Bold Advance in Missions

Bold Advance in Missions

December 4th, 1977 @ 10:50 AM

1 Corinthians 9:16-17

For though I preach the gospel, I have nothing to glory of: for necessity is laid upon me; yea, woe is unto me, if I preach not the gospel! For if I do this thing willingly, I have a reward: but if against my will, a dispensation of the gospel is committed unto me.
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1977, 1 Corinthians

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Dr. W. A. Criswell

1 Corinthians 9:16-17

12-4-77    10:50 a.m.


We are preaching through the Book of Acts, as you know, but this morning, I am turning it aside in order to preach a message in keeping with our weeks of prayer for foreign missions and our Lottie Moon Christmas offering.  So we are going to begin with a little exegetical presentation of two verses in the first Corinthian letter, chapter 9: 1 Corinthians chapter 9, verses 16 and 17.

I asked Dr. Patterson, “Do you have your Greek New Testament with you?”

He said, “Always.”

“Well,” I said, “You’ll be interested in these brief introductory words concerning the text.”

The title of the message will be Motives for Missions, our Bold Advance in the Missionary Enterprise.  First Corinthians 9:16-17; Paul writes:

For though I preach the gospel, I have nothing to glory of: for a necessity is laid upon me; yea, woe is unto me, if I preach not the gospel!

For if I do this willingly, I have a reward: but if against my will, a dispensation of the gospel is committed unto me.

He has kind of a play upon words: “For if I do this willingly, I have a reward.”  If I volunteered for it, if I chose it, then there might be something that would accrue to me, some glory, some praise, some recognition of achievement, if I did this of my own will [1 Corinthians 9:17].  But if against my will, if I choose not to do it—and I did not choose to do it, the Lord intervened in my life, laid His hand upon me and called me into this ministry, and sent me out as a missionary—if against my will, if I did not volunteer for it, nevertheless, a dispensation of the gospel is committed unto me” [1 Corinthians 9:17].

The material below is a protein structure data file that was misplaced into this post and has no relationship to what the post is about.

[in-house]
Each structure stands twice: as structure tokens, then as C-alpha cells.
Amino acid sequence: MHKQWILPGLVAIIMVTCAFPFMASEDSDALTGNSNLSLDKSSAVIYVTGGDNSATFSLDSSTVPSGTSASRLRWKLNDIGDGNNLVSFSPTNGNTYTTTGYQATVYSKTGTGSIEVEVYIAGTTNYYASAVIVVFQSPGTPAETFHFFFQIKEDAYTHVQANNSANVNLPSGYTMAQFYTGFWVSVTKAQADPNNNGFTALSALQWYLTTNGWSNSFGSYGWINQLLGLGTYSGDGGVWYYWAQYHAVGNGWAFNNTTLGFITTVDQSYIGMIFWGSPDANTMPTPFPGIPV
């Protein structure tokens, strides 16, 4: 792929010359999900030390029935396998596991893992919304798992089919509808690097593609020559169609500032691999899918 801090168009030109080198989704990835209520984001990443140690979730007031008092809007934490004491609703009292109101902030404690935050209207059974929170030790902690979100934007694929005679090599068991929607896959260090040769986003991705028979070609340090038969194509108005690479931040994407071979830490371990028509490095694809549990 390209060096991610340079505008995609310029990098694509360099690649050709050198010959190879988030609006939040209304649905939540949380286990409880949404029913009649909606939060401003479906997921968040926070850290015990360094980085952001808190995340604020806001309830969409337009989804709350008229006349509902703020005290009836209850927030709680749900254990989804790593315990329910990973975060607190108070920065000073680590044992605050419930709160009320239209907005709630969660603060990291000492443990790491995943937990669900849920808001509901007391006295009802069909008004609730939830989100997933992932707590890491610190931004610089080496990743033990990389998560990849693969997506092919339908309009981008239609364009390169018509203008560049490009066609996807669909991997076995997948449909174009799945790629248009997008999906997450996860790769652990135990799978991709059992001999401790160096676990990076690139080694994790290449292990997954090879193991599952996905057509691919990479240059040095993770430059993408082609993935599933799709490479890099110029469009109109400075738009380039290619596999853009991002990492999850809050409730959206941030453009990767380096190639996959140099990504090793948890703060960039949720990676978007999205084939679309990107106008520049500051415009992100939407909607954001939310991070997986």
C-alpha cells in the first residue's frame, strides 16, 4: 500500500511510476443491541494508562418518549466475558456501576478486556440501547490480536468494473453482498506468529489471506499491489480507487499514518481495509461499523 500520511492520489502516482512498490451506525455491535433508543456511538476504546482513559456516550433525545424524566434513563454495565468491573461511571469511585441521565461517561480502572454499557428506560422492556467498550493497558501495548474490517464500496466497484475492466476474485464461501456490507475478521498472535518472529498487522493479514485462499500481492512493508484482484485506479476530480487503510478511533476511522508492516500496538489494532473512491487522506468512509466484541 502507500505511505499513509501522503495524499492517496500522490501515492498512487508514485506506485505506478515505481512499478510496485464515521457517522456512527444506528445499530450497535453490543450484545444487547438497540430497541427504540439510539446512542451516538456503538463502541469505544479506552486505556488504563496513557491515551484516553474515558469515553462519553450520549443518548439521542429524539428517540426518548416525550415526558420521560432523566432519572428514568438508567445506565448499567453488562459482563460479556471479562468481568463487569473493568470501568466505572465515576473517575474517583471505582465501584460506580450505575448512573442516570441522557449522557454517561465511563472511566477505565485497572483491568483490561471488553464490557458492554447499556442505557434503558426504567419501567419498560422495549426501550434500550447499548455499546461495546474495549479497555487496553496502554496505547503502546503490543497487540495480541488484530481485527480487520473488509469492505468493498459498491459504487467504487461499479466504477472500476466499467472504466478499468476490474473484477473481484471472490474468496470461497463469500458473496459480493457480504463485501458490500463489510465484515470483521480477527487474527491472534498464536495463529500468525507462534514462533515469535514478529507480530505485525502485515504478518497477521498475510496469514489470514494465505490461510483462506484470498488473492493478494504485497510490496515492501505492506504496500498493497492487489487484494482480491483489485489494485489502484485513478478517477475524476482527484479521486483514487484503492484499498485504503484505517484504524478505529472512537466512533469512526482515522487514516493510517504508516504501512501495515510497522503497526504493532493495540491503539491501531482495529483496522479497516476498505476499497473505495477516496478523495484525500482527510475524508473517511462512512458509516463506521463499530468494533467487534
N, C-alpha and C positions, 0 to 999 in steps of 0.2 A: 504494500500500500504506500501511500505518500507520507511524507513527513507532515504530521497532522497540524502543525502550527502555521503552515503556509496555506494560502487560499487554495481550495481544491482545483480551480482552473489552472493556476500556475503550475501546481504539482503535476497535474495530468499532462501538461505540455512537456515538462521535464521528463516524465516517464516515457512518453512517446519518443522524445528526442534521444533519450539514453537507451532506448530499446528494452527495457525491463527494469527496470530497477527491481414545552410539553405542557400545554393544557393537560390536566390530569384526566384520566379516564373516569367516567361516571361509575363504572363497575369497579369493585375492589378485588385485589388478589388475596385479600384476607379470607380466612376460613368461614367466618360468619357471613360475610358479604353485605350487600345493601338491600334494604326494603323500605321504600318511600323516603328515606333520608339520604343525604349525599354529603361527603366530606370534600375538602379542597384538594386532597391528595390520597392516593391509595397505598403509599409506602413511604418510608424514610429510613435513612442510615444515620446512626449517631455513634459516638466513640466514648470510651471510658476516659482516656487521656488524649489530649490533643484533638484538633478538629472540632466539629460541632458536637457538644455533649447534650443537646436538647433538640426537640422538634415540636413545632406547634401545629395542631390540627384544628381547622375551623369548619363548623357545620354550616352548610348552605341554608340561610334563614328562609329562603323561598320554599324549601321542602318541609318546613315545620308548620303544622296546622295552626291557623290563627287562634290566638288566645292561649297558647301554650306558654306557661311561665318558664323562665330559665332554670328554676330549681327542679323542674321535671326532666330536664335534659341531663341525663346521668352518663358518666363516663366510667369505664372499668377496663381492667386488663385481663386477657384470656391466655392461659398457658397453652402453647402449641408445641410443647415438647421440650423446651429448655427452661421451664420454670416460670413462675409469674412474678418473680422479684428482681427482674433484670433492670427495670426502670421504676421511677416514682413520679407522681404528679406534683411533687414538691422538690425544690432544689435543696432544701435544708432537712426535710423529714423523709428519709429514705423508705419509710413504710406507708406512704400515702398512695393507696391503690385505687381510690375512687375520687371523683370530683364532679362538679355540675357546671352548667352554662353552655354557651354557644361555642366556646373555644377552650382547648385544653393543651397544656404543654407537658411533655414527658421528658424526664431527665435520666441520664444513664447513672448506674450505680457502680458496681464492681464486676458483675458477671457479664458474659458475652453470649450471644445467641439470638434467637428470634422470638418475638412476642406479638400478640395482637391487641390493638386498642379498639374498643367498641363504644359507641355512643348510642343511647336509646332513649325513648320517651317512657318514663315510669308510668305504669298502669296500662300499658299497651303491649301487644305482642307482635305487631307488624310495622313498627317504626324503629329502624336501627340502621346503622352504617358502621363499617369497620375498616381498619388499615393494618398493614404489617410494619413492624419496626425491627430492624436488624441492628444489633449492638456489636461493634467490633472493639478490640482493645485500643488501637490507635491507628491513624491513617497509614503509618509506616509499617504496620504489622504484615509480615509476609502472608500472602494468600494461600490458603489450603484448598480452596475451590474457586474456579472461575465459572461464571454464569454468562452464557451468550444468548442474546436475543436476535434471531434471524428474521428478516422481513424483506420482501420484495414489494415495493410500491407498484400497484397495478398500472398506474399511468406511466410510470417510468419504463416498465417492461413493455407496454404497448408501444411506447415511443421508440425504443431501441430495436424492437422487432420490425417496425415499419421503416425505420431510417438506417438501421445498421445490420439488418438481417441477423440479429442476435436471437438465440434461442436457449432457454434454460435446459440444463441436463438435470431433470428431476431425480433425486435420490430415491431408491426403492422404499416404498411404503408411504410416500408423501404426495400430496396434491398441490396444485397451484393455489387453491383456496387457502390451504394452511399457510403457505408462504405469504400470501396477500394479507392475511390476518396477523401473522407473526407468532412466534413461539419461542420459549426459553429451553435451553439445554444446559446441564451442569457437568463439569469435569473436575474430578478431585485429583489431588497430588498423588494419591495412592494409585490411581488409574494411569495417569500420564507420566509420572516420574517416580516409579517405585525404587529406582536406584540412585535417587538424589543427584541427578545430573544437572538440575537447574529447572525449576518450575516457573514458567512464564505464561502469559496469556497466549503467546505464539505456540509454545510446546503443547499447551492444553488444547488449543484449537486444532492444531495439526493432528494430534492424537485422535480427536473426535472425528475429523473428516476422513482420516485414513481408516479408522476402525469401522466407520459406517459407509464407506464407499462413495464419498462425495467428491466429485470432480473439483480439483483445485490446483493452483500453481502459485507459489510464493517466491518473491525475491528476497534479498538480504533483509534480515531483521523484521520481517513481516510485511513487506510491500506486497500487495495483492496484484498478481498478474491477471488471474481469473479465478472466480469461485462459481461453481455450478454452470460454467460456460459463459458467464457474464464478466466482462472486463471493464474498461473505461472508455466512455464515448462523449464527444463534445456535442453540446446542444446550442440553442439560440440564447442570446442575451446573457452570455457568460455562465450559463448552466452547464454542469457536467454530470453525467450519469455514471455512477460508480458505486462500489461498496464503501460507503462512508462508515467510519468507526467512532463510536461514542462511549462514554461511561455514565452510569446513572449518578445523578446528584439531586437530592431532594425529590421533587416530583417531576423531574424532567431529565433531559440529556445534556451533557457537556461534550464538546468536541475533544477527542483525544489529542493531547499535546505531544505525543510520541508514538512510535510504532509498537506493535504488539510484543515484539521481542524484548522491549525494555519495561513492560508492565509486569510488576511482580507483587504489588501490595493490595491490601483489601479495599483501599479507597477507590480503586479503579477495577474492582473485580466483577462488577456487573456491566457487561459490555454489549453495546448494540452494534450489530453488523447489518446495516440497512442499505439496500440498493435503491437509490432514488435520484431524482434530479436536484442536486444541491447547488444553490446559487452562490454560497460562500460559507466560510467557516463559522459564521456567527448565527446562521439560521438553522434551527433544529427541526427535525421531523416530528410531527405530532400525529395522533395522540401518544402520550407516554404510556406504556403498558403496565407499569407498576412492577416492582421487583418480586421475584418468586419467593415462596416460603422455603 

Now for the little exegetical presentation: there is a word, it is adjectival in Greek, hekōn, translated here “willingly” [1 Corinthians 9:17]Hekōn means “willing.”  It’s an adjective.  It means willing.  It means voluntary.  “If I am willing”—hekōn—“in this, I have a reward.  But if against my will”—then he uses an alpha-privitive in front of it: ahekōn.  The two vowels wheneverer they’re put together like that—the second one falls out.  So it becomes akōn.  So what he says is: “If I am hekōn, why, then I have a reward, but if akōn, then nevertheless; an oikonomia”—translated here “dispensation,” which is fine—“an oikonomia is committed unto me” [1 Corinthians 9:17]Oikonomia is a stewardship.  It’s an assignment.  It’s a slave word.  A man who presided over a great house, over, say a great estate, would have one of his gifted slaves to be in charge of the estate.  And that “in charge of” is called an oikonomia, a stewardship, an administration.

For example, we think of these slaves in the South as being, you know, out there picking cotton and all of the things.  And I don’t say they were not, but, did you know, in the old antebellum days of the South, practically all of the great plantations were run by those black men?  A black man would be over all of it.  And his master entrusted into his hands the entire administration of those great, vast estates that characterized the South.  You’ll see the plantation homes in Louisiana, in Mississippi, beautiful things, in Georgia.  Slaves did that.  And this is a slave word.  Oikonomia is a slave word.  This is the slave who was chosen to administer this great estate, over the household of his master.

So Paul is saying, “Whether I do it, I have a reward if I volunteer.  But if I choose not to do it, which I did not do, nevertheless, an oikonomia, an administration, as a slave is, and then, this word translated “committed” [1 Corinthians 9:17].  It’s a beautiful word.  The Greek word for belief, for trust, is pustule, and when you make a perfect out of it, that pepistuemai, that’s an indicative: pepisteumai.  It’s a perfect and translated here “committed,” built on the word pisteuō, to believe, to have faith in, to trust.  An administration has been entrusted to me [1 Corinthians 9:17].  The Lord believed in me and committed into my hands this ministry of being a missionary, preaching the gospel, trying to make Jesus known in the world.  In all of that, out of this word that he says: “Necessity is laid upon me; yea, woe is unto me, if I preach not the gospel!” [1 Corinthians 9:16].